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Executive Summary

A mobile future

Mobile has emerged as a mini-industry in its own right with 1998 service revenues of around US$ 155 billion (see Figure 9). At current trends, the value of mobile revenue will overtake total fixed-line revenue worldwide (international and domestic) in about the year 2004. Indeed, revenues from fixed-line telephone service have been in decline globally since around 1996. Were it not for revenues from mobile, the telecommunications sector would be shrinking rather than growing.

As the world enters a new millennium, it is no longer a question of if mobile cellular subscribers will overtake fixed telephone lines, but when. In poor countries, mobile is being used to rapidly install badly needed telecommunications infrastructure. In rich countries, the functionality of mobile appeals to users long tied to their fixed telephones. The number of new mobile subscribers has surpassed new fixed ones every year since 1996. In 1998 there were almost twice as many new mobile subscribers as fixed ones. Sometime, around the middle of the next decade, the number of mobile telephone subscribers will exceed fixed-lines. The crossover point could occur much sooner if mobile prices—which are currently considerably above costs—come down. Growth will be further boosted if the new IMT-2000 global mobile standard—to be introduced commercially in some countries in just a few years time—takes off. The success of mobile is something to ponder. It will have taken the mobile industry a little over two decades to reach one billion subscribers; fixed networks have already taken more than 130 years to reach the same number.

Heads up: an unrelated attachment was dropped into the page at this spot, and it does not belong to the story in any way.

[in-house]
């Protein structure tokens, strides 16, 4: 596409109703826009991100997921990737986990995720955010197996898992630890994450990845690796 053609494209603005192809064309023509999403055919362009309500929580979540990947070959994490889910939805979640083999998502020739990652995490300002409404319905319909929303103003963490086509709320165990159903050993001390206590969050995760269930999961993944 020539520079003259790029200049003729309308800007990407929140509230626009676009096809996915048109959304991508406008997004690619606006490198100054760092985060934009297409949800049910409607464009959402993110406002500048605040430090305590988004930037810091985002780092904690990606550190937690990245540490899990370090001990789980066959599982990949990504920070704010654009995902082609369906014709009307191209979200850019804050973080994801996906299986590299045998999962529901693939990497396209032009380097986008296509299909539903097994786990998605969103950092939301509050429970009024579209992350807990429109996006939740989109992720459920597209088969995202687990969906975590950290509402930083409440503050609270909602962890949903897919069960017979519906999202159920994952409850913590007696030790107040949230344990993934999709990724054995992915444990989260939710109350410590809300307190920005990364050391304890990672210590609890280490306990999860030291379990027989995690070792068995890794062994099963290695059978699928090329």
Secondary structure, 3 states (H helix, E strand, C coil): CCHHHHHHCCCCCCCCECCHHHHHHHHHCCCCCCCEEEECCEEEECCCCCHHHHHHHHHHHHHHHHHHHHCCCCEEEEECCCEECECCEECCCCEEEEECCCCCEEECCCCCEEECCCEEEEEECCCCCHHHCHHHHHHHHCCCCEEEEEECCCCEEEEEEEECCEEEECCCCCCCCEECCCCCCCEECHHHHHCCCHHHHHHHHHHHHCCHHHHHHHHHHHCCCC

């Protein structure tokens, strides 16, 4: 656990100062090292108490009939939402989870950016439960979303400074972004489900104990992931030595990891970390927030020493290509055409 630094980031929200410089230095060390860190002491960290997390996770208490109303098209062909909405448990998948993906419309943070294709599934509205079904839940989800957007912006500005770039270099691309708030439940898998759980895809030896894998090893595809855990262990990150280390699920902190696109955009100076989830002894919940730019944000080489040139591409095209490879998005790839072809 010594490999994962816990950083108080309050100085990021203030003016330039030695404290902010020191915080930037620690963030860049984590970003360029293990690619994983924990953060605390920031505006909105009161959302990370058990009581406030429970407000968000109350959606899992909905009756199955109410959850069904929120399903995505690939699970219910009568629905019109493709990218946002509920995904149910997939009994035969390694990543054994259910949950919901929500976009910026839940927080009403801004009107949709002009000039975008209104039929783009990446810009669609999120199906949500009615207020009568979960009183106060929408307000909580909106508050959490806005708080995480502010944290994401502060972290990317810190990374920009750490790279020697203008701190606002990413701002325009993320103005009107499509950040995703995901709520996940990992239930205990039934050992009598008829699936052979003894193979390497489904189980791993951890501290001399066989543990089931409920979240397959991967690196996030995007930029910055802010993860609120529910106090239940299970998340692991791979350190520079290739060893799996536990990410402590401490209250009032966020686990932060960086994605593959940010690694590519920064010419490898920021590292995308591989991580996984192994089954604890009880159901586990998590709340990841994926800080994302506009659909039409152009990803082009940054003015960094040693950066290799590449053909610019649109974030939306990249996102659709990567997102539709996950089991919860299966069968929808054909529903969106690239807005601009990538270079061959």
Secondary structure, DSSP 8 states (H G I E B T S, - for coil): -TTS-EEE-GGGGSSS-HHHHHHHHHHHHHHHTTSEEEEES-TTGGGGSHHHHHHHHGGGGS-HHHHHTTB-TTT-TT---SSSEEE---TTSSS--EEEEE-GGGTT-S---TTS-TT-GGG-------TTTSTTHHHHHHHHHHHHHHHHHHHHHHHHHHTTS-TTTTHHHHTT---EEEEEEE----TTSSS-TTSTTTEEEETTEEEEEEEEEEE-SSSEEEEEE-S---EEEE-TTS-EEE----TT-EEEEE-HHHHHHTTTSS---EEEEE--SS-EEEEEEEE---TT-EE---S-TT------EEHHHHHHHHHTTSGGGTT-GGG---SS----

The growth of the mobile sector is sometimes overshadowed by the success of the Internet. While the growth prospects for the Internet should not be underestimated, the fact is that the mobile market is much bigger. The long-term future for the mobile sector is likely to be closely tied to that of the Internet. Third-generation (3G) mobile systems will enable Internet access at high speeds. In economies where mobile systems are well-advanced, such as Finland, non-voice services such as short message service (SMS) already account for a significant contribution to total revenue. These services, which are limited in message length, will soon seem as primitive as the telegraph seems today. The demand for mobile access to data services, especially the Internet, is potentially huge and 3G will create a virtually new industry. The future is bright, the future is mobile.

As the world enters a new millennuim, it is no longer a question of if mobile cellular subscribers will overtake fixed telephone lines, but when

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Updated : 2007-08-28